Bold Buckwheat – Rana’s Artisan Bread – Review

At the beginning of July, I was chosen to be a Brand Rep for Rana’s Artisan Bread  and was very excited to find a parcel waiting for me on my return from a week in sunny Cornwall.  I admit, I have never baked gluten-free bread before, so I admire Rana’s company for picking me to be one of their Reps.  I suppose the other way of looking at it, would be if I can bake it with no experience of baking anything intentionally gluten-free, then anybody should be able to!

When I undid the package I found a small bag and a sheet with photographs of six easy steps to take in order to make the bread (there were more detailed instructions on the back of the packet of bread mix).  On opening the bag I was surprised to find inside a sheet of parchment, together with a parchment bag.   This was a great idea and meant I didn’t have to fiddle around with loaf tins or lining baking trays, instead I could get straight on with the loaf.

It really couldn’t have been simpler.  Step one consisted of emptying the contents of the bag into a bowl and adding 215ml warm water.   It was a case of stirring the mixture together until combined and then leaving it to stand for 5 minutes – enough time to put the kettle on and make a cup of tea!  After 5 minutes the mixture had to be stirred vigorously for a minute.  I was surprised to see how thicker the mix had become in that time and how elastic it was too.

Step 2 – place the dough onto the sheet of parchment – but hang on what about the kneading I hear you all say – the beauty of this little loaf is that there is no need to knead!  Once you had tipped the dough onto the parchment, you had to use a spatula (that had been dipped in water) to smooth and shape the dough.  This actually turned out to be quite easy, I admit I was a little worried to begin with thinking it was just going to stick to the spatula, but it didn’t and very quickly I had a little loaf of smooth shaped dough.  To finish I sprinkled the top of the loaf with some Banana Flour (which I had also been sent by Natural Evolution Foods) and which is also gluten-free and some poppy seeds.  The last thing to do was to score the top, which I did struggle with as the dough is quite sticky, but I managed to do this by dipping my knife in a little banana flour first.  The parchment sheet with the dough still on it was then put inside the little parchment bag and the end folded over to seal it.  This was left to prove for an hour.  The  only drawback here was you couldn’t actually see whether or not anything was happening to the loaf, but on further reading of the instructions, there is a note to say that the loaf will not rise during proving, so there wouldn’t be anything to look at anyway!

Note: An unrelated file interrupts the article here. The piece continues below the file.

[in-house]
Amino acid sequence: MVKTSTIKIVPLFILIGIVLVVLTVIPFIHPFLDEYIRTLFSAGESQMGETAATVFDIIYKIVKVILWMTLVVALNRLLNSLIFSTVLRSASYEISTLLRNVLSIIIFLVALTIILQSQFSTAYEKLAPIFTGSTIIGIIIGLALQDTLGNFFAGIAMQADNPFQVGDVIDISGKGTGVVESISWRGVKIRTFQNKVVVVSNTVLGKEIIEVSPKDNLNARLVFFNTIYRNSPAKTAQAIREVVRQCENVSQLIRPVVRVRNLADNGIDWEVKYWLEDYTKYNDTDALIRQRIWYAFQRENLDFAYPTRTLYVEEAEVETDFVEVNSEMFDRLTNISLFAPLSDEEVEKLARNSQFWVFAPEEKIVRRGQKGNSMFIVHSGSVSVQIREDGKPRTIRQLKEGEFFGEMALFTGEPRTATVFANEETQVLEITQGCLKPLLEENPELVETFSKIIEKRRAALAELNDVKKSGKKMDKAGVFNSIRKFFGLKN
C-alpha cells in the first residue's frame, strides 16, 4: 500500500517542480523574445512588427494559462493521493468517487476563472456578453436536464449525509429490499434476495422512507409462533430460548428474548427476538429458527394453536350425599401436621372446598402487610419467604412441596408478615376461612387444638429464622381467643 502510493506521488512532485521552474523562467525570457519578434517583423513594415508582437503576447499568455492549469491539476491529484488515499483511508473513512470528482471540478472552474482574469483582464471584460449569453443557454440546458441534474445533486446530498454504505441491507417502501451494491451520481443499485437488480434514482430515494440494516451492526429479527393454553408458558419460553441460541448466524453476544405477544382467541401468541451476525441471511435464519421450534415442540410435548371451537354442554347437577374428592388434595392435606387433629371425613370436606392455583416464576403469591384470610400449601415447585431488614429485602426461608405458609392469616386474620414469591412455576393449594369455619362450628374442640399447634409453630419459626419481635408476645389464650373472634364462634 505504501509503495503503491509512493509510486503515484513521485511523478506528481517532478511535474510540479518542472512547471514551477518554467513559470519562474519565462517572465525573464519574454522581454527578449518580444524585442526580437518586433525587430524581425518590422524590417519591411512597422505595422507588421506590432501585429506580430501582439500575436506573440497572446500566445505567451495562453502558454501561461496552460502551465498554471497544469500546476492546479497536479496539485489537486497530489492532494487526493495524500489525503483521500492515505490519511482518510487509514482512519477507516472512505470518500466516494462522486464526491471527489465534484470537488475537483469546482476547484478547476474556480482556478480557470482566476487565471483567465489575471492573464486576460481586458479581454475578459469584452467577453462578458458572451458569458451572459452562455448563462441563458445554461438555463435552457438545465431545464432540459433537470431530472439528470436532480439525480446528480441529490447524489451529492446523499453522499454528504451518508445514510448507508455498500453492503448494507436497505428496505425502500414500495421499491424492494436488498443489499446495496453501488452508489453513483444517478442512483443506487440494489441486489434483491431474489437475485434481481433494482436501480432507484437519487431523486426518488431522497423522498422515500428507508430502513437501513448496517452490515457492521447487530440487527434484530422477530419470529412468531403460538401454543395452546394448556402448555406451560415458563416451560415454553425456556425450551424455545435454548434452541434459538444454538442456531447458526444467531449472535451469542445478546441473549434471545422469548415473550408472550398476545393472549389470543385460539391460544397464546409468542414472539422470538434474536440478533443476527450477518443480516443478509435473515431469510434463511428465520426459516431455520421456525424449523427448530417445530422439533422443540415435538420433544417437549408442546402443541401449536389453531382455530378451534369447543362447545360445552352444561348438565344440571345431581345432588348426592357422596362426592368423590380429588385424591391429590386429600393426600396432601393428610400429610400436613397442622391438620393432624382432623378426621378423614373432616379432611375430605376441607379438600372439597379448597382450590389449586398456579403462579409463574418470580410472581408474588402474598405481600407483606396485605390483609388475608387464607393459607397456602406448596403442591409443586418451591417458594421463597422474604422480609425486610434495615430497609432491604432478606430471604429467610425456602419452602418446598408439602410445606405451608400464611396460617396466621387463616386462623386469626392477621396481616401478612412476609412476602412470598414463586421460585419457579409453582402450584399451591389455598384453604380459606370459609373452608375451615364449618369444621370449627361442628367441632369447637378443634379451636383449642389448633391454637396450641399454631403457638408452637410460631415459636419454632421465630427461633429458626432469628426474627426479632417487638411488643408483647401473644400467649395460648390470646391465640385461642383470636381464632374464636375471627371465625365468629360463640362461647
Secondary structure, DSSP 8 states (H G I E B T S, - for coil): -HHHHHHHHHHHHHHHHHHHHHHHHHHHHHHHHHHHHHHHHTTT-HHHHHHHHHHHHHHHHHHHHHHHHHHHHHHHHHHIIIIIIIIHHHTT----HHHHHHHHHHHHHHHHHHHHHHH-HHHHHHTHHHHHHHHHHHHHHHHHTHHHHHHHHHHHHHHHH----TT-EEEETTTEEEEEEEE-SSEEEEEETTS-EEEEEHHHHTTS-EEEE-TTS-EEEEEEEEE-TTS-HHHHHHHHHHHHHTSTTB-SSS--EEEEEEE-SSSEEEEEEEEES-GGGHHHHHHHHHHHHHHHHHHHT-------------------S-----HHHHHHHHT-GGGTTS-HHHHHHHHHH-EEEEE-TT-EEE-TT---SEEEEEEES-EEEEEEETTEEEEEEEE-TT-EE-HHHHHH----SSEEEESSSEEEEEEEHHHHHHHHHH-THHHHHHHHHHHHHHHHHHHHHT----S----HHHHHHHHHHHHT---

With 10 minutes of the proving time left, I put the oven on to preheat at 200c.  Unfortunately my oven doesn’t allow me to turn the fan off and Rana does state that if you can, turn the fan off.  Into the oven went the loaf, still in its little bag.  I was surprised to see that you had to cook it for 90 minutes, it seemed a long time, but I must admit the smell wafting around my kitchen for those 90 minutes was heavenly.

Once the time was up, the loaf was removed from the bag and I was pleased to see it had a lovely crust and left to cool on a rack.


Once cooled it was time for a taste test.  Having never tasted a gluten-free loaf before I was intrigued to see what it was like.  I’m pleased to say I wasn’t disappointed.  It had a slight malty taste and my husband loved it with blackcurrant jam.  Lucky for us there was some left a couple of days later (and it still tasted fine) to enjoy with a homegrown heritage tomato salad.  It was delicious dipped in the balsamic vinegar dressing.


Although this only makes a small 350g loaf of bread and costs £3.99, I think it is the sort of bread that you would savour for a special occasion and not for every day.  I think it would go very well with a cheeseboard.

I must admit I can’t wait to try baking a different loaf very soon.


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